It all comes down to being mindful. Before traveling, avoid large groups of people to lower your risk of contracting and spreading the virus. While traveling, practice good hygiene, be respectful of others’ personal space, and avoid large, unmasked crowds.
3. Can we bring back our favorite holiday outings this year?
From holiday markets to mall Santa visits, many traditional outings were paused last year. But we expect most of them to return this year, and many already have. Movie theaters, shopping centers, and concert halls have been open for a while now and will likely keep getting busier.
The safest way to celebrate this year is to be fully vaccinated. Outdoor activities, such as sledding, skating, or light displays, continue to be safer than indoor activities, regardless of your vaccination status.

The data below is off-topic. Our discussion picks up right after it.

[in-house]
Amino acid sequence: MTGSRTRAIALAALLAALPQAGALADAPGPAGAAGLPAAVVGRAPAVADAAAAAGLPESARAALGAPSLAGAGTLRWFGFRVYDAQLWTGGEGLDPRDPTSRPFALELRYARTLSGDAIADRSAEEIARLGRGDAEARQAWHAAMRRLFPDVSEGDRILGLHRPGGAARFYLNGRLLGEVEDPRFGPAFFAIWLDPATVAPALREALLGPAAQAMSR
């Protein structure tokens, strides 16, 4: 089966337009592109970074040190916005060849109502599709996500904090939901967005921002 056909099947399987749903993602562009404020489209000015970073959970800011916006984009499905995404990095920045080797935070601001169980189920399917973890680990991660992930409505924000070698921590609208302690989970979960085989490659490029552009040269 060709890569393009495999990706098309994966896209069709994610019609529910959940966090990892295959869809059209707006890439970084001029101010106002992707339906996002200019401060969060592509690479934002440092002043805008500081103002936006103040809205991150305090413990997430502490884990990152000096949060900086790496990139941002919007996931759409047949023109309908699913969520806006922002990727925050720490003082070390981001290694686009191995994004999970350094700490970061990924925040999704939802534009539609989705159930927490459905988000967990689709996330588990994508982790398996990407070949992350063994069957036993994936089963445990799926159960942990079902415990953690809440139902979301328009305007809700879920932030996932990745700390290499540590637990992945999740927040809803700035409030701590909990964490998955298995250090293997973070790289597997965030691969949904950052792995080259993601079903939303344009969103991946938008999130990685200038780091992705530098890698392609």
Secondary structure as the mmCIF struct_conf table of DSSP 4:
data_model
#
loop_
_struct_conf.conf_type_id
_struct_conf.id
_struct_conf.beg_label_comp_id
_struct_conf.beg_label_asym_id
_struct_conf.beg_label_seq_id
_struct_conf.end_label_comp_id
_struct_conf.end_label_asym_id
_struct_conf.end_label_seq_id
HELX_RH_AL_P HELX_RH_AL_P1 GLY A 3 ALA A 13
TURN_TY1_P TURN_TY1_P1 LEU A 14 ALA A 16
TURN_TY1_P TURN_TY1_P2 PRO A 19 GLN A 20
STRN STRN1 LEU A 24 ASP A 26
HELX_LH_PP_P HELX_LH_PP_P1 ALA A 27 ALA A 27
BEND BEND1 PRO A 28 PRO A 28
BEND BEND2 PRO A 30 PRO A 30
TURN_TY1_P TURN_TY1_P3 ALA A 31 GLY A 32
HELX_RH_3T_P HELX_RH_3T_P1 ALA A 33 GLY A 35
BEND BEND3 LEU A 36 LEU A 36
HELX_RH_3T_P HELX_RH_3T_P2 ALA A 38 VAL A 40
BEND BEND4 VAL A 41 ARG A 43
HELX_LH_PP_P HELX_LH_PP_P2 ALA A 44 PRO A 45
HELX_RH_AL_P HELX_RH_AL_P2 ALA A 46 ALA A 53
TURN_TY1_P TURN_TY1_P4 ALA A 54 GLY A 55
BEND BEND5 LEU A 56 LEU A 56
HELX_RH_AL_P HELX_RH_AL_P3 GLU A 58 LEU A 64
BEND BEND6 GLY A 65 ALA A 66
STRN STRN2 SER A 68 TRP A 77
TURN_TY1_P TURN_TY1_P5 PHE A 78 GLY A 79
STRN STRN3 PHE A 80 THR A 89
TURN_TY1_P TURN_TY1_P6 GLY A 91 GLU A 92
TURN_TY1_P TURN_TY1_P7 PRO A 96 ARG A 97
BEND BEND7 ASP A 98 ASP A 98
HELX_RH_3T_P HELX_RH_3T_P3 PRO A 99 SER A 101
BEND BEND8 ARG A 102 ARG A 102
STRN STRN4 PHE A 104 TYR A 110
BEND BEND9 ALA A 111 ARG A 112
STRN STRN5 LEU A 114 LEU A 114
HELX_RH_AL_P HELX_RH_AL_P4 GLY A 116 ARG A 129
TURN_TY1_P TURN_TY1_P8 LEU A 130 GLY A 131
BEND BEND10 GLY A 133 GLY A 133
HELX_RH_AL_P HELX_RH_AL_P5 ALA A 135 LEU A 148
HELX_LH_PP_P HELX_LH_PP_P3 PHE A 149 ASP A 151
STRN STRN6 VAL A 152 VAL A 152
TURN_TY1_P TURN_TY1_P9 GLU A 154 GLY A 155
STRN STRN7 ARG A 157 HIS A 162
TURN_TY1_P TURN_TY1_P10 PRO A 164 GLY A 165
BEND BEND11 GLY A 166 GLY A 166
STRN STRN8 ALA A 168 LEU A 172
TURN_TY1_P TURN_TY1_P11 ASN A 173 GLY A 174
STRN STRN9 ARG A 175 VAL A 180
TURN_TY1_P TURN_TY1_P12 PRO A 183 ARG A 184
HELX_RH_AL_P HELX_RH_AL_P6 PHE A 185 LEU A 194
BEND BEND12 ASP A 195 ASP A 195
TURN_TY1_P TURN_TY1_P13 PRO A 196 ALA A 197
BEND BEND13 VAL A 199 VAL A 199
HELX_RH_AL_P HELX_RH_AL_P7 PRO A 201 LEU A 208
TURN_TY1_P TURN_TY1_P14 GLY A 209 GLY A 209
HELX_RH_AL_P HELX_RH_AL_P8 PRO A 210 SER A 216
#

Review event guidelines before attending to ensure you’ll be able to comply. Masks or proof of vaccination might be required at certain venues. Even if they’re not, we’ll both be wearing masks in indoor public spaces to help prevent the spread of COVID or any other virus—and we encourage you to do the same.
4. Should I get a COVID booster shot before attending events?
If a booster shot is available to you, we highly recommend getting it. But if you’re already fully vaccinated, you don’t have to sit anything out or do anything differently until you get your booster shot.
Right now, we’re encouraging booster shots for people who:
- Are 18 or older and received the Johnson & Johnson vaccine two or more months ago